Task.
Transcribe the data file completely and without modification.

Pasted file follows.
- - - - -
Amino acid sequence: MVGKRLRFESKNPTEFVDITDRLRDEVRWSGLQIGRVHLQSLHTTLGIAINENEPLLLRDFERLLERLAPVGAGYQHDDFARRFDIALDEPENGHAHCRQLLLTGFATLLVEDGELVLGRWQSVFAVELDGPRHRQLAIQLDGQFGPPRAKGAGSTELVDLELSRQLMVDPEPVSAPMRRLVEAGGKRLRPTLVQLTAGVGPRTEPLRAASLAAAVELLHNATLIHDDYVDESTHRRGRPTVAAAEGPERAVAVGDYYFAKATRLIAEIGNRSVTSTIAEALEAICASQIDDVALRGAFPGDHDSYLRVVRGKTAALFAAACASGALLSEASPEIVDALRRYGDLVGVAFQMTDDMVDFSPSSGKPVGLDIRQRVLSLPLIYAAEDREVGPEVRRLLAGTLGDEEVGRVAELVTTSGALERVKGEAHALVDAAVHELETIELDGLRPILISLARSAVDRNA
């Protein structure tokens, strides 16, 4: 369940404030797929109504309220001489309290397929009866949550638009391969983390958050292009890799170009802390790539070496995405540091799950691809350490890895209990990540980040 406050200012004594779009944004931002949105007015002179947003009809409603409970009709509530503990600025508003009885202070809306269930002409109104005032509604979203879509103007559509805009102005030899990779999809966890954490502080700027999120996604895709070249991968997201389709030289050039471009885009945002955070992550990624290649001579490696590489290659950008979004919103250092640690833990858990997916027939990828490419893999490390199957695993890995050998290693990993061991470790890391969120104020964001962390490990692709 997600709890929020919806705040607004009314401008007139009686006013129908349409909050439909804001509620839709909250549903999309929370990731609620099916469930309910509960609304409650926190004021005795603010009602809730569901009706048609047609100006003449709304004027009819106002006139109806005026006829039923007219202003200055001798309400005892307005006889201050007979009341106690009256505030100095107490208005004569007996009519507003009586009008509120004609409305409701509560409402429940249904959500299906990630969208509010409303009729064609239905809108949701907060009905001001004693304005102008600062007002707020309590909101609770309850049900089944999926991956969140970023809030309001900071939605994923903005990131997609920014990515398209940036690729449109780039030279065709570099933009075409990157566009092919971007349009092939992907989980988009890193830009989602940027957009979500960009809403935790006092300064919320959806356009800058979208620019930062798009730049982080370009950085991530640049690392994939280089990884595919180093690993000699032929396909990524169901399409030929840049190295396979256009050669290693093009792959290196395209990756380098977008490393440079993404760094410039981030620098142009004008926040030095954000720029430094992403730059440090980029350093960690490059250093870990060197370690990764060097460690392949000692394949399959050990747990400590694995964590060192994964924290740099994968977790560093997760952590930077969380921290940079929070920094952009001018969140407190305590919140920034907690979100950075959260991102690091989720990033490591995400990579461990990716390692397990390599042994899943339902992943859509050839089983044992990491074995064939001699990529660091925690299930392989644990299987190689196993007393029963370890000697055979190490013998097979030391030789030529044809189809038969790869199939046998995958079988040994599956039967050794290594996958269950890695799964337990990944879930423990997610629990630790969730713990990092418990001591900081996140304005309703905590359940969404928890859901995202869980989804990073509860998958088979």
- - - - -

Amino acid sequence: MVGKRLRFESKNPTEFVDITDRLRDEVRWSGLQIGRVHLQSLHTTLGIAINENEPLLLRDFERLLERLAPVGAGYQHDDFARRFDIALDEPENGHAHCRQLLLTGFATLLVEDGELVLGRWQSVFAVELDGPRHRQLAIQLDGQFGPPRAKGAGSTELVDLELSRQLMVDPEPVSAPMRRLVEAGGKRLRPTLVQLTAGVGPRTEPLRAASLAAAVELLHNATLIHDDYVDESTHRRGRPTVAAAEGPERAVAVGDYYFAKATRLIAEIGNRSVTSTIAEALEAICASQIDDVALRGAFPGDHDSYLRVVRGKTAALFAAACASGALLSEASPEIVDALRRYGDLVGVAFQMTDDMVDFSPSSGKPVGLDIRQRVLSLPLIYAAEDREVGPEVRRLLAGTLGDEEVGRVAELVTTSGALERVKGEAHALVDAAVHELETIELDGLRPILISLARSAVDRNA
């Protein structure tokens, strides 16, 4: 369940404030797929109504309220001489309290397929009866949550638009391969983390958050292009890799170009802390790539070496995405540091799950691809350490890895209990990540980040 406050200012004594779009944004931002949105007015002179947003009809409603409970009709509530503990600025508003009885202070809306269930002409109104005032509604979203879509103007559509805009102005030899990779999809966890954490502080700027999120996604895709070249991968997201389709030289050039471009885009945002955070992550990624290649001579490696590489290659950008979004919103250092640690833990858990997916027939990828490419893999490390199957695993890995050998290693990993061991470790890391969120104020964001962390490990692709 997600709890929020919806705040607004009314401008007139009686006013129908349409909050439909804001509620839709909250549903999309929370990731609620099916469930309910509960609304409650926190004021005795603010009602809730569901009706048609047609100006003449709304004027009819106002006139109806005026006829039923007219202003200055001798309400005892307005006889201050007979009341106690009256505030100095107490208005004569007996009519507003009586009008509120004609409305409701509560409402429940249904959500299906990630969208509010409303009729064609239905809108949701907060009905001001004693304005102008600062007002707020309590909101609770309850049900089944999926991956969140970023809030309001900071939605994923903005990131997609920014990515398209940036690729449109780039030279065709570099933009075409990157566009092919971007349009092939992907989980988009890193830009989602940027957009979500960009809403935790006092300064919320959806356009800058979208620019930062798009730049982080370009950085991530640049690392994939280089990884595919180093690993000699032929396909990524169901399409030929840049190295396979256009050669290693093009792959290196395209990756380098977008490393440079993404760094410039981030620098142009004008926040030095954000720029430094992403730059440090980029350093960690490059250093870990060197370690990764060097460690392949000692394949399959050990747990400590694995964590060192994964924290740099994968977790560093997760952590930077969380921290940079929070920094952009001018969140407190305590919140920034907690979100950075959260991102690091989720990033490591995400990579461990990716390692397990390599042994899943339902992943859509050839089983044992990491074995064939001699990529660091925690299930392989644990299987190689196993007393029963370890000697055979190490013998097979030391030789030529044809189809038969790869199939046998995958079988040994599956039967050794290594996958269950890695799964337990990944879930423990997610629990630790969730713990990092418990001591900081996140304005309703905590359940969404928890859901995202869980989804990073509860998958088979």